Viewpoint: Fermion Pairing in Flatland

  • Mohit Randeria , Physics Department, Ohio State University, Columbus, OH 43210, USA
Physics 5, 10
Cold-atom experiments tread into the land of two-dimensional superconductivity.
APS/M. Randeria
Figure 1: Sommer et al. [1] use radio-frequency (rf) spectroscopy to determine the binding energy of paired lithium atoms in a cold gas. This cartoon shows a gas with two species of fermions, denoted by red and blue, which are analogous to the spin-up and spin-down electrons in a metal. The presence of an optical lattice potential (blue curve) tunes the dimensionality and forces the gas into stacks of quasi-two-dimensional layers. The interaction between the two types of fermions is tuned using a Feshbach resonance. Absorption of the rf photon (red wavy line) converts a fermion in the red state to a different internal state shown as green, and measures the pair binding energy.Sommer et al. [1] use radio-frequency (rf) spectroscopy to determine the binding energy of paired lithium atoms in a cold gas. This cartoon shows a gas with two species of fermions, denoted by red and blue, which are analogous to the spin-up and spin... Show more

Superconductivity and superfluidity in two dimensions (2D) has long been a subject of great interest. Materials with the highest known transition temperature Tc, the cuprates, are quasi-2D systems with superconductivity originating in the 2D copper-oxide planes. A deeper understanding of strongly interacting 2D superconductors and their normal states could potentially give insights into the unsolved problem of high- Tc superconductivity. Further, 2D is known to be the lower critical, or marginal, dimension both for pairing of fermions and for superfluidity. Thus 2D represents a borderline dimensionality, above and below which the system behaves qualitatively differently from a classical and a quantum perspective. Classically, thermal fluctuations of the order parameter destroy long-range order in 2D and lead to algebraic order at finite temperatures. In quantum mechanics, 2D is the marginal dimension for bound-state formation, which has important implications for the pairing of fermions that is essential for superfluidity. Finally, the effects of strong interactions in 2D Fermi systems present a formidable theoretical challenge.

A paper [1] appearing in Physical Review Letters reports experiments with ultracold Fermi gas of lithium- 6 atoms that give new insight into how dimensionality and interactions affect the binding of fermions to form a superfluid. Ariel Sommer and his colleagues at the Massachusetts Institute of Technology, Cambridge, use two independent knobs: a magnetic field to tune interatomic interactions and an optical lattice to tune the dimensionality between 3D and 2D. They then use radio-frequency (rf) spectroscopy to probe pairing in the many-particle system and relate it to bound-state formation in the two-body problem in the 2D limit. Although theorists have predicted how this pairing energy evolves with interaction strength and dimensionality, until now there were no real systems on which to test these ideas.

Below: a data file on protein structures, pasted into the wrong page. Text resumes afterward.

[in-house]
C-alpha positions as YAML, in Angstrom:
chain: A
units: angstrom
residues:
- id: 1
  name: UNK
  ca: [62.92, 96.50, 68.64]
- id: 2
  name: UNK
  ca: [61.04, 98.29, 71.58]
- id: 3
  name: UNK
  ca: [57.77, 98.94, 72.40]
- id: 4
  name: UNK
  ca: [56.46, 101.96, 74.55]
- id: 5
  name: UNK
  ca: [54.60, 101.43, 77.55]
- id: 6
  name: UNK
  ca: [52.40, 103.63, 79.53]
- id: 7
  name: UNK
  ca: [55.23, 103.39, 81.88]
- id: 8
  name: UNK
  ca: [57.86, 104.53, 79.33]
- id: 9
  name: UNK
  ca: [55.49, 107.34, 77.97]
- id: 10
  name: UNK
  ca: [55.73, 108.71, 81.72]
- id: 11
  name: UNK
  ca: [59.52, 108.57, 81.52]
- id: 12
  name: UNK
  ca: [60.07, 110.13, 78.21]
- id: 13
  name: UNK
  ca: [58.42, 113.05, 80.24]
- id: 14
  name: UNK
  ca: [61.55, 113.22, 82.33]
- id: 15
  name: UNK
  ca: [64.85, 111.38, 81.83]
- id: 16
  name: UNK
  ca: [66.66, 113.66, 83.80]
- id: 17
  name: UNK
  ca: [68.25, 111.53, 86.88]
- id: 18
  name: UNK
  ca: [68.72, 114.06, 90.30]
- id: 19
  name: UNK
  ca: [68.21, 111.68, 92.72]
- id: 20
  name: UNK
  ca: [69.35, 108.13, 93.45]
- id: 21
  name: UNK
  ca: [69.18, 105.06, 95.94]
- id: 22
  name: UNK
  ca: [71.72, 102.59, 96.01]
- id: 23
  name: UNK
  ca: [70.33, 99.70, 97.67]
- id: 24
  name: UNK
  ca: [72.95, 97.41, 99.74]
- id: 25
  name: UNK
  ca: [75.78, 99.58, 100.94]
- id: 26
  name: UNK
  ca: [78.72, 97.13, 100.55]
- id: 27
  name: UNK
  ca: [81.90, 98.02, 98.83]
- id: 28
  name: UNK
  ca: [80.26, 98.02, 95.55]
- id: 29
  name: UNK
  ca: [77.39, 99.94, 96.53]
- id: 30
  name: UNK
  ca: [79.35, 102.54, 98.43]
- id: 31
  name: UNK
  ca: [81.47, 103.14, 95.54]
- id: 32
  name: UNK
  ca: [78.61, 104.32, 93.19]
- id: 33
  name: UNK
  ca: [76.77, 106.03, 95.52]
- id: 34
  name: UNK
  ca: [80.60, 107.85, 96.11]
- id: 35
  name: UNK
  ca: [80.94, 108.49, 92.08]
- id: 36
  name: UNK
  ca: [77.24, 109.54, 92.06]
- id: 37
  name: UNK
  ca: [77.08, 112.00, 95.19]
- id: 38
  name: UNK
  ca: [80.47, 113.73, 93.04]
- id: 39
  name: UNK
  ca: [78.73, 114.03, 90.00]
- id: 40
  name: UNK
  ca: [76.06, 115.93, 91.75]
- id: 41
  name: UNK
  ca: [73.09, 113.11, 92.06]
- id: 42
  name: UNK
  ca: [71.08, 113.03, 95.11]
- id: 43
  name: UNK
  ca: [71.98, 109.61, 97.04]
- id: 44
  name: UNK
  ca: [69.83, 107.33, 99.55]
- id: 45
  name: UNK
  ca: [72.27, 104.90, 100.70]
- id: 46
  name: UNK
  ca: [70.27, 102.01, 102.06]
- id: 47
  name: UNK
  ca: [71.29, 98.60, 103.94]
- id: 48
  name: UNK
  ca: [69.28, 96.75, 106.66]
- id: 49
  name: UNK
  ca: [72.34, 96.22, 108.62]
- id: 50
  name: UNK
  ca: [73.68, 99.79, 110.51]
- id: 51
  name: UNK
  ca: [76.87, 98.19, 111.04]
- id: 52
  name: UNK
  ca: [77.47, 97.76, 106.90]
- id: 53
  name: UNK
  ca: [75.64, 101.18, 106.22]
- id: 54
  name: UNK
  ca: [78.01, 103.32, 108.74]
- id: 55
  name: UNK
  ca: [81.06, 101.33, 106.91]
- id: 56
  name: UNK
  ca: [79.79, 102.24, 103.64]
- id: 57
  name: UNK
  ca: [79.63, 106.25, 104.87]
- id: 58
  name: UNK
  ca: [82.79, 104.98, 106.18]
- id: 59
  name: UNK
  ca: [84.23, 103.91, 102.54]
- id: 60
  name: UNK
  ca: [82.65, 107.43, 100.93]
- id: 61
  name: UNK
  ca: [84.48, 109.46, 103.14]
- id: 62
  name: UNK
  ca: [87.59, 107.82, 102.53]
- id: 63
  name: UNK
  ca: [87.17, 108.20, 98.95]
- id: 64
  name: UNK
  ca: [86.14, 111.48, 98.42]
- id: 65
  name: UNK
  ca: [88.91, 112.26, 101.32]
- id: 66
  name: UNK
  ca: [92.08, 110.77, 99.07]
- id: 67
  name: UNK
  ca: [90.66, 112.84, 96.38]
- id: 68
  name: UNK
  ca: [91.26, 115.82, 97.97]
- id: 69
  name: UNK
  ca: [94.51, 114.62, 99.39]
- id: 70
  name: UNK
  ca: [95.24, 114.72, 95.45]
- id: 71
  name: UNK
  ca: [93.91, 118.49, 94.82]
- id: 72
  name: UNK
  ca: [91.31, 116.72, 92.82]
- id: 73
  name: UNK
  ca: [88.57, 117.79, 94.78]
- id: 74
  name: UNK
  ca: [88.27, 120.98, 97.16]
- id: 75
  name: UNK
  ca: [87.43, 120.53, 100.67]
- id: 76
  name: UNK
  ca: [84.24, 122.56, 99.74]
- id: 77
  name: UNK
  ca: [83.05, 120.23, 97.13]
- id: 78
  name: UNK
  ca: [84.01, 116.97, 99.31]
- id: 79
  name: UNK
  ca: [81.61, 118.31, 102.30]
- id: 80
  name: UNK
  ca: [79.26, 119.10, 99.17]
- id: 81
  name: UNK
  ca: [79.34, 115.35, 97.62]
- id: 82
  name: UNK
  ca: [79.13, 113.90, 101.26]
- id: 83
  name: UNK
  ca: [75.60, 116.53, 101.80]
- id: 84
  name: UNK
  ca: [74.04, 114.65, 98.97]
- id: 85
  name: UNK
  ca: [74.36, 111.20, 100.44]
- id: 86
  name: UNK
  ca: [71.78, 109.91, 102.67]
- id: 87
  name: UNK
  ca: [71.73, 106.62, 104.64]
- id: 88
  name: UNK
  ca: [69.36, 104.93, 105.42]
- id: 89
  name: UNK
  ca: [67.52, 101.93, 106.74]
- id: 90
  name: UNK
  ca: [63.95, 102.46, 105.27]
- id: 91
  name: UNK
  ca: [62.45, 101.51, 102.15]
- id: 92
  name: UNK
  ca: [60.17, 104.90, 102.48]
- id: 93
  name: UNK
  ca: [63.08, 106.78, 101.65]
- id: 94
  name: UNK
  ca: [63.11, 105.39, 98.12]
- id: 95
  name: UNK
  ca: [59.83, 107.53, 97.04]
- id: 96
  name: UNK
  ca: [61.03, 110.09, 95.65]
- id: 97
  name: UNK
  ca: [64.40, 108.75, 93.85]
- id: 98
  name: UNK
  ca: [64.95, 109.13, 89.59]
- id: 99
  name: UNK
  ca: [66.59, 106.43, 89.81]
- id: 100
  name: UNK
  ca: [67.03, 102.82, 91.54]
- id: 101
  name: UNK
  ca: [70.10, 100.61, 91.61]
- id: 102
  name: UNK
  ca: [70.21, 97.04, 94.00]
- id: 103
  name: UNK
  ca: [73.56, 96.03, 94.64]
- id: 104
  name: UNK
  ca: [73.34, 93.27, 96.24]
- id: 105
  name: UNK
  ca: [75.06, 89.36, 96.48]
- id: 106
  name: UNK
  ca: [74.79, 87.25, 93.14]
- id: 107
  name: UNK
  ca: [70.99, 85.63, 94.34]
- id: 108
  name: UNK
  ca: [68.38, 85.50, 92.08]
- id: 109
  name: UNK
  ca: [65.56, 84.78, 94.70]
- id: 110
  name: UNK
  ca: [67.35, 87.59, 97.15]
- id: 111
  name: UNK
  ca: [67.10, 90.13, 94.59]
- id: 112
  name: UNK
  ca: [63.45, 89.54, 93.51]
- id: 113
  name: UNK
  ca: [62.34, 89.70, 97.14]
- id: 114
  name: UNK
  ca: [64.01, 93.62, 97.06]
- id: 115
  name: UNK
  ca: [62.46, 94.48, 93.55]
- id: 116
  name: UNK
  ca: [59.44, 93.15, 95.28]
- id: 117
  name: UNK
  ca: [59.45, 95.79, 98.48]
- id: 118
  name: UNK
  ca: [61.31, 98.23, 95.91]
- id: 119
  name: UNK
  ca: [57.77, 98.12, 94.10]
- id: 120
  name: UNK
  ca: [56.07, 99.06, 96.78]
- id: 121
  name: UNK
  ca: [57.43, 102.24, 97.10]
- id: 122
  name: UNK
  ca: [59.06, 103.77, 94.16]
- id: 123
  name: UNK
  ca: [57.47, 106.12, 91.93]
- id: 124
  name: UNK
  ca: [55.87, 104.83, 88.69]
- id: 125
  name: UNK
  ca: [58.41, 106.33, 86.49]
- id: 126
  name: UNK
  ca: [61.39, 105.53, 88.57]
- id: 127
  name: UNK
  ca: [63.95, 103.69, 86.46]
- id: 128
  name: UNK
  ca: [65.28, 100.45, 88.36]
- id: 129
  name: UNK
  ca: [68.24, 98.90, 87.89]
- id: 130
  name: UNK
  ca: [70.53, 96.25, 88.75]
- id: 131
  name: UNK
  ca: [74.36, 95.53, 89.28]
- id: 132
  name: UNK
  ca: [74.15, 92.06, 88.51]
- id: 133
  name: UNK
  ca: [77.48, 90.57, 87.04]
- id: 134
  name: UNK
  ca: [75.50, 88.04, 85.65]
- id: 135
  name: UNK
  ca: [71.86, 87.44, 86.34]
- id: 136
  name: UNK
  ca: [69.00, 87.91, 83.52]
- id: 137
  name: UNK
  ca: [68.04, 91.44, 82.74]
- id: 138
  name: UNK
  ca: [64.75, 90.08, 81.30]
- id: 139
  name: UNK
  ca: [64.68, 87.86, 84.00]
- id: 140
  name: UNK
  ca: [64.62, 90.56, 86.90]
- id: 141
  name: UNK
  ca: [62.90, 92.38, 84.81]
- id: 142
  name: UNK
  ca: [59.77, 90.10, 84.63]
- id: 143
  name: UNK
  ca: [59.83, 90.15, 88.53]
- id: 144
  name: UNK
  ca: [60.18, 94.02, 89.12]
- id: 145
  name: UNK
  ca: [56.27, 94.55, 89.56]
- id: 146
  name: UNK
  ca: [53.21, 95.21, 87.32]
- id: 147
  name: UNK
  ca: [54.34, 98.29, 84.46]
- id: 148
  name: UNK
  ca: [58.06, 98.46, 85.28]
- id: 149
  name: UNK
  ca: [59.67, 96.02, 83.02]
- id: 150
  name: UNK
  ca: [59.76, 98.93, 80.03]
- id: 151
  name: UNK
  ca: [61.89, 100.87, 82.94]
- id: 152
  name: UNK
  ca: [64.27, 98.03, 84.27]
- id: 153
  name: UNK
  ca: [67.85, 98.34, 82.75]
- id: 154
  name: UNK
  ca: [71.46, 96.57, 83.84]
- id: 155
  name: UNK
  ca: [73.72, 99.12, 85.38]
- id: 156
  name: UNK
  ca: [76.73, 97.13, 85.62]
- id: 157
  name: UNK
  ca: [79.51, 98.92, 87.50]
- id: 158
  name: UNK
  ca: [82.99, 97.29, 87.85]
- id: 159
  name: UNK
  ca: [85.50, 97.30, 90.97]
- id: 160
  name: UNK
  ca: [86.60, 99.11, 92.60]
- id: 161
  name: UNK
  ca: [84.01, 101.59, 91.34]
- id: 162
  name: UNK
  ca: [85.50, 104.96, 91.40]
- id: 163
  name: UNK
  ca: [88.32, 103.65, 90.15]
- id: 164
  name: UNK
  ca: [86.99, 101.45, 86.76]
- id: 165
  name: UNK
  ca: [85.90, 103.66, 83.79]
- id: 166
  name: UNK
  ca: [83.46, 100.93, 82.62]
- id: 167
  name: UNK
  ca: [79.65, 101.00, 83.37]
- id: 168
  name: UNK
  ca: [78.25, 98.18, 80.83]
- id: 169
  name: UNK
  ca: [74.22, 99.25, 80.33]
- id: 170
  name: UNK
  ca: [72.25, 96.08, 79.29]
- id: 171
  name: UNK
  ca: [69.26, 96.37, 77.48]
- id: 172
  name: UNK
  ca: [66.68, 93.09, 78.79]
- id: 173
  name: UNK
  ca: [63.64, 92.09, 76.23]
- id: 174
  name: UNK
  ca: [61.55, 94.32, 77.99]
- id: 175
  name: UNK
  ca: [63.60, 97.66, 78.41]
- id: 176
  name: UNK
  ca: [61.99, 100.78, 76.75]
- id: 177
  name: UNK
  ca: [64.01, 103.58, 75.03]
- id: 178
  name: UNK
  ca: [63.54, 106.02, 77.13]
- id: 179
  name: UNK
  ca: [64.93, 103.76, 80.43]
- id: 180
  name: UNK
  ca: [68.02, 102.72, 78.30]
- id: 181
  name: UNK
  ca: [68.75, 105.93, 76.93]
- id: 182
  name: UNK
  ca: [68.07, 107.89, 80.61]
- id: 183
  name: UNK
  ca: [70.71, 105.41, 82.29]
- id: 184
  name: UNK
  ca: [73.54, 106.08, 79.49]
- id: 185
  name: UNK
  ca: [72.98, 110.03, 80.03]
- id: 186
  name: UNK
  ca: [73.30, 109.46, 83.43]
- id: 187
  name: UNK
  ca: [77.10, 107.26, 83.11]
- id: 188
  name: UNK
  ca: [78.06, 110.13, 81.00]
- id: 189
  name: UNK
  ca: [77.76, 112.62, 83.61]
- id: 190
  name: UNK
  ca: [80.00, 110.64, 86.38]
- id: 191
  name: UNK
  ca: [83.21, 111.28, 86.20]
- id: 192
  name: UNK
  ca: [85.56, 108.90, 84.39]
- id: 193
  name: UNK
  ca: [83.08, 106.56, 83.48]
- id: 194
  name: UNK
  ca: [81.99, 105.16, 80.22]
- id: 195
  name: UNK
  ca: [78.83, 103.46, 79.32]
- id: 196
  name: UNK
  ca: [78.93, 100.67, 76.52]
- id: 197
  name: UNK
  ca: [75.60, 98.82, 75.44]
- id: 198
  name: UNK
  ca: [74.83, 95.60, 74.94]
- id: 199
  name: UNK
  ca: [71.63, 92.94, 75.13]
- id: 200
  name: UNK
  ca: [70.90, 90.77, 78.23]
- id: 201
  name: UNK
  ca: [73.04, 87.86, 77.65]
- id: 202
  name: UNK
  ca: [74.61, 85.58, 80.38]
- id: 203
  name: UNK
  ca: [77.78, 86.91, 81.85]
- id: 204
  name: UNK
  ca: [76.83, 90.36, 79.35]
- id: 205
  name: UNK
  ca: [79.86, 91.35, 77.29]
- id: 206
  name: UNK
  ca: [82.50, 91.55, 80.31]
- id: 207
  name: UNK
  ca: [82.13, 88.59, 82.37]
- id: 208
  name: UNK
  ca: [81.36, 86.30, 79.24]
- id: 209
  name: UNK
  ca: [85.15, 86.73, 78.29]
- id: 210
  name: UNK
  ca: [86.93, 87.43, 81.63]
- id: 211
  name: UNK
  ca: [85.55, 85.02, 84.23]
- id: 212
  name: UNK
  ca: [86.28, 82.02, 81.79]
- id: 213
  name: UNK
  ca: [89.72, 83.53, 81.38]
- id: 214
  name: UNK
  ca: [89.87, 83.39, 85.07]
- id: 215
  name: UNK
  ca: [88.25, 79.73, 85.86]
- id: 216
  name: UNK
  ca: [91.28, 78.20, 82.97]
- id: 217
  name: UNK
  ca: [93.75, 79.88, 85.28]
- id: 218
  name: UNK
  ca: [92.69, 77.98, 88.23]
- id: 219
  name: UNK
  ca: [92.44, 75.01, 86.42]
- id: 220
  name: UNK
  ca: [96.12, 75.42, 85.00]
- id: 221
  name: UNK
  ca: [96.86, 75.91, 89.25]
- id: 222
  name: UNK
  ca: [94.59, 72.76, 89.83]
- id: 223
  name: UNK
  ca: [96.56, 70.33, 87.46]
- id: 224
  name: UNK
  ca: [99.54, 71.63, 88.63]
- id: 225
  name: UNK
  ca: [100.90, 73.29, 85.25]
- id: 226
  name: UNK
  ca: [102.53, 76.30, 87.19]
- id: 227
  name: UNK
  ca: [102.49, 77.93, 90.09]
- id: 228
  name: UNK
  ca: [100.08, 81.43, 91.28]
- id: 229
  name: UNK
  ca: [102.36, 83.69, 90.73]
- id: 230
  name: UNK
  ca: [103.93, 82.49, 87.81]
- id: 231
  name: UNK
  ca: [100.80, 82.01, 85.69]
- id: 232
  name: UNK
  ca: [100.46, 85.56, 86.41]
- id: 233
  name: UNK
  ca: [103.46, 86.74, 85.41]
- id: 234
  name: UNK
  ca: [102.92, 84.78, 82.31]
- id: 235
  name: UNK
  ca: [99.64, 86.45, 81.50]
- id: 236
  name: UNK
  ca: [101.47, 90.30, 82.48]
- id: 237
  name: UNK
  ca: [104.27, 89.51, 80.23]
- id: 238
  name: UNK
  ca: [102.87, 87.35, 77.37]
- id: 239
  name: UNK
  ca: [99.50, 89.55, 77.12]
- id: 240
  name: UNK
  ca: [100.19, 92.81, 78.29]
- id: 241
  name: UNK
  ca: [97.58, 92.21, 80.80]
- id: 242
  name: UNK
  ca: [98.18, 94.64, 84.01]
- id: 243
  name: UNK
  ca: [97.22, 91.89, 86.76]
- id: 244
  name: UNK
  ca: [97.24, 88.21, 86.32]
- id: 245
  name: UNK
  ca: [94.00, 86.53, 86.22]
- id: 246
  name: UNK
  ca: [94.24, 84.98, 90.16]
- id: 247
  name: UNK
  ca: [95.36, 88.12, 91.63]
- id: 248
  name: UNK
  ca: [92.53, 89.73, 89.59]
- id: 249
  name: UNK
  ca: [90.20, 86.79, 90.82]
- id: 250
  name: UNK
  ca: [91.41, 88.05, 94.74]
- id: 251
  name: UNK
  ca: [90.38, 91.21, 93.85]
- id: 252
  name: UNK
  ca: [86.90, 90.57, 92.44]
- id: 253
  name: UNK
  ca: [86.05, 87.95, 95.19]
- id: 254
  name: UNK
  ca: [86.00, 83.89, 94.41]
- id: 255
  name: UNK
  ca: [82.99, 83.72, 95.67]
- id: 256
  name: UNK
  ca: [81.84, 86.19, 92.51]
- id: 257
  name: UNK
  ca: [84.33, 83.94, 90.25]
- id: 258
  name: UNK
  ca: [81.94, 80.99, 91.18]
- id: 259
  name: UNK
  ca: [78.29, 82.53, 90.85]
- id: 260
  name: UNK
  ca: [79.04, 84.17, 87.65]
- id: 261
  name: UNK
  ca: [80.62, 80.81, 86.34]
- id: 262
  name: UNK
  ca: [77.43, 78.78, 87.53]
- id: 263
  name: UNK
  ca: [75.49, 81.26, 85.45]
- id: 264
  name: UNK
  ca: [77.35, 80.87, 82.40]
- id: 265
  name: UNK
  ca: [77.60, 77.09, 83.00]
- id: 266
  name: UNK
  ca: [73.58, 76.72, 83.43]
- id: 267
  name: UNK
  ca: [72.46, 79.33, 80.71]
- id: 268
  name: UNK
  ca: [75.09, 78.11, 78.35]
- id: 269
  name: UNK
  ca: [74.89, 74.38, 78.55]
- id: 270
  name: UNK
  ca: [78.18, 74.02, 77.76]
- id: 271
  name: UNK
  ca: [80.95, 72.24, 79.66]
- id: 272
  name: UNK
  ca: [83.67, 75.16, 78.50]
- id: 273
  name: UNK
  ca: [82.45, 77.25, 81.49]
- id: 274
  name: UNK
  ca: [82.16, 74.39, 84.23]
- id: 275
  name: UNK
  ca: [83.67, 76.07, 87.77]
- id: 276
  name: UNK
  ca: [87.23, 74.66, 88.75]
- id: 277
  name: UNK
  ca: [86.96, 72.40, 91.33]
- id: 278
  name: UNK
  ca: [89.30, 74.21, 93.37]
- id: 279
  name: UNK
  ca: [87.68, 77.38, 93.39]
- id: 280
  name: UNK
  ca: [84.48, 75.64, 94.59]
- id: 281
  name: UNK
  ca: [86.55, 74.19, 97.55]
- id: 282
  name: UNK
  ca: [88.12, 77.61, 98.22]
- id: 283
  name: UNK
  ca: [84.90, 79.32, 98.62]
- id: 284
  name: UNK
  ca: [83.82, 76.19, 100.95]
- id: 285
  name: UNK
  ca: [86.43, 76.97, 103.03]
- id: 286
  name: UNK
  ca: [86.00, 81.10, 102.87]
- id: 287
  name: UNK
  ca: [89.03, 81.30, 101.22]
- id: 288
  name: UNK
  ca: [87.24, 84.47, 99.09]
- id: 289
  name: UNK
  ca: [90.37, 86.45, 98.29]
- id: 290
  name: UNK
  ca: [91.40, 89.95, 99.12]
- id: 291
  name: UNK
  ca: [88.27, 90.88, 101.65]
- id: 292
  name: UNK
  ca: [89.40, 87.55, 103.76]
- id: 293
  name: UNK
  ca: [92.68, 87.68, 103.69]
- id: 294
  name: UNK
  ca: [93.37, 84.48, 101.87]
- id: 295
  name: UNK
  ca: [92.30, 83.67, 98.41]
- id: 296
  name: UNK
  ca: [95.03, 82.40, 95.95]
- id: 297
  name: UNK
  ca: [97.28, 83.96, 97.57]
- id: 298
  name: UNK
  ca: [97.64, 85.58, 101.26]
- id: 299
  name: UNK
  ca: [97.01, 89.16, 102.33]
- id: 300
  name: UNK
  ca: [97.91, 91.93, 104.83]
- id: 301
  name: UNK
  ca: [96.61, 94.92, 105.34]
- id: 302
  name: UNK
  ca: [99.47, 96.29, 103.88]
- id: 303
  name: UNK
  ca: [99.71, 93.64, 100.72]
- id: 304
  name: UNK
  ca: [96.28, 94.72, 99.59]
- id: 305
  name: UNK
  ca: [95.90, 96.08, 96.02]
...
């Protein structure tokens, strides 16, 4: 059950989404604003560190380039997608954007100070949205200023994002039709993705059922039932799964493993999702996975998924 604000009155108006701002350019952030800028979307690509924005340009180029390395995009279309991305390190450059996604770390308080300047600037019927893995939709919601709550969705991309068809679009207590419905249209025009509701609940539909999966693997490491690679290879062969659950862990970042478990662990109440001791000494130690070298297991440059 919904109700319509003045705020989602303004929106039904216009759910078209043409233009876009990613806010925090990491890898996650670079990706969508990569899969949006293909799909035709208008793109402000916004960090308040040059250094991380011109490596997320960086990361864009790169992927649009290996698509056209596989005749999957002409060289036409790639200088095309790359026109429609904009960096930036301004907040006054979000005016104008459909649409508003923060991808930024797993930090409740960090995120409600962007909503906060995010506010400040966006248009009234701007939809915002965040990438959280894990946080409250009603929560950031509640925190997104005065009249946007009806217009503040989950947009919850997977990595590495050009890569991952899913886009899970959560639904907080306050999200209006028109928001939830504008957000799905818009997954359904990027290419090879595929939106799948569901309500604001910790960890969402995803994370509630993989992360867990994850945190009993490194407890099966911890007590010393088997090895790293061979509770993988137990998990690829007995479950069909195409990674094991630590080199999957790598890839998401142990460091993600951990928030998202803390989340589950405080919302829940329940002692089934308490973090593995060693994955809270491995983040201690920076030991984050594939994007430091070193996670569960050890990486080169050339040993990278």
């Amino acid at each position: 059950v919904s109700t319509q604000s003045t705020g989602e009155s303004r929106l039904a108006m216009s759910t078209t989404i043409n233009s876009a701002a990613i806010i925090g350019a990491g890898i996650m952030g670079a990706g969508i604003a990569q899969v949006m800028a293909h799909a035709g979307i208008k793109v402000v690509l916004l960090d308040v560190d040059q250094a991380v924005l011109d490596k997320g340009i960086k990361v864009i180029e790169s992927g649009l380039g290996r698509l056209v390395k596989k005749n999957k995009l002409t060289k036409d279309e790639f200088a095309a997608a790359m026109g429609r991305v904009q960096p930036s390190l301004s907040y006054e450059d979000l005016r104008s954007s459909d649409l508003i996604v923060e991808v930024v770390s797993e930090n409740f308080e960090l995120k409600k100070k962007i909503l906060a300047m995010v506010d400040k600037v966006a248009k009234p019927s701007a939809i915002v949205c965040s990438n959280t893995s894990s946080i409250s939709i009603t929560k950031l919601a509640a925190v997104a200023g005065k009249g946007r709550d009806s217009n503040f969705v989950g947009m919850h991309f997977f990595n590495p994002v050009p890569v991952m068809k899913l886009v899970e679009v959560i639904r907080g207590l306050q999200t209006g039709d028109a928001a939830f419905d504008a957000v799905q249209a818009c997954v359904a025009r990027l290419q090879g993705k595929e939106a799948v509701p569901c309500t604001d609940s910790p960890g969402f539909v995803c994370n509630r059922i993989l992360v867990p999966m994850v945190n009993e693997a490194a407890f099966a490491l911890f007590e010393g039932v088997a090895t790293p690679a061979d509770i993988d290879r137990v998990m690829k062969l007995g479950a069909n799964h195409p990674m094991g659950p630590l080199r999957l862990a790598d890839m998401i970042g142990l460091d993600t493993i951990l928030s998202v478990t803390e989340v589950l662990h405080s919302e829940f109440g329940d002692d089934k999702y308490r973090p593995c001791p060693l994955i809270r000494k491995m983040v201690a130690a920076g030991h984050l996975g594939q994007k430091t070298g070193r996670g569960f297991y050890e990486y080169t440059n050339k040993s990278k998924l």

In recent years there has been tremendous progress in controlling the interaction between atoms in ultracold gases with the Feshbach resonance technique, in which a magnetic field is used to tune the attractive s-wave interaction between Fermi atoms in two different hyperfine states [2–4]. This is the analog of tuning the attraction between spin-up and spin-down electrons in a metal, which is, of course, impossible in solid-state materials. An important outcome of this progress has been the ability to explore the crossover from a condensate of Cooper pairs, described by Bardeen-Cooper-Schrieffer (BCS) theory, to a Bose-Einstein condensate (BEC) of tightly bound diatomic molecules in 3D ultracold gases. The most significant new insights have come from studies of the very strongly interacting states at resonance [2,3], which has scale-invariant properties [4] analogous to problems in nuclear physics and string theory.

The experiment of Sommer et al. [1] builds on all of this progress with an optical lattice, which is a periodic potential that arises from interfering laser beams. By tuning the strength of this potential, V0, one can go from an anisotropic 3D system, for weak V0, to an essentially decoupled stack of 2D layers, in the limit of strong V0, which is shown schematically in Fig. 1.

The MIT team probes the pairing between atoms with rf spectroscopy [2], in which photons transfer Fermi atoms from one hyperfine state to another. The resulting absorption intensity as a function of photon energy has a characteristic asymmetric line shape with a threshold for bound-to-free transitions that contains information about the spectrum of fermionic excitations. The mean-field theory for a BCS-BEC crossover predicts that the rf threshold is given by [2] ħωth=μ2+Δ2-μ, where μ is the chemical potential and Δ the BCS gap parameter. It is important to emphasize that the rf threshold is not simply Δ, in contrast to spectroscopic probes of electronic excitations in superconductors like tunneling. The reason is that rf photons excite Fermi atoms in all k states and the threshold is determined by k=0 fermions. Sommer et al. interpret the rf threshold ħωth as the “pair binding energy” in the many-body system.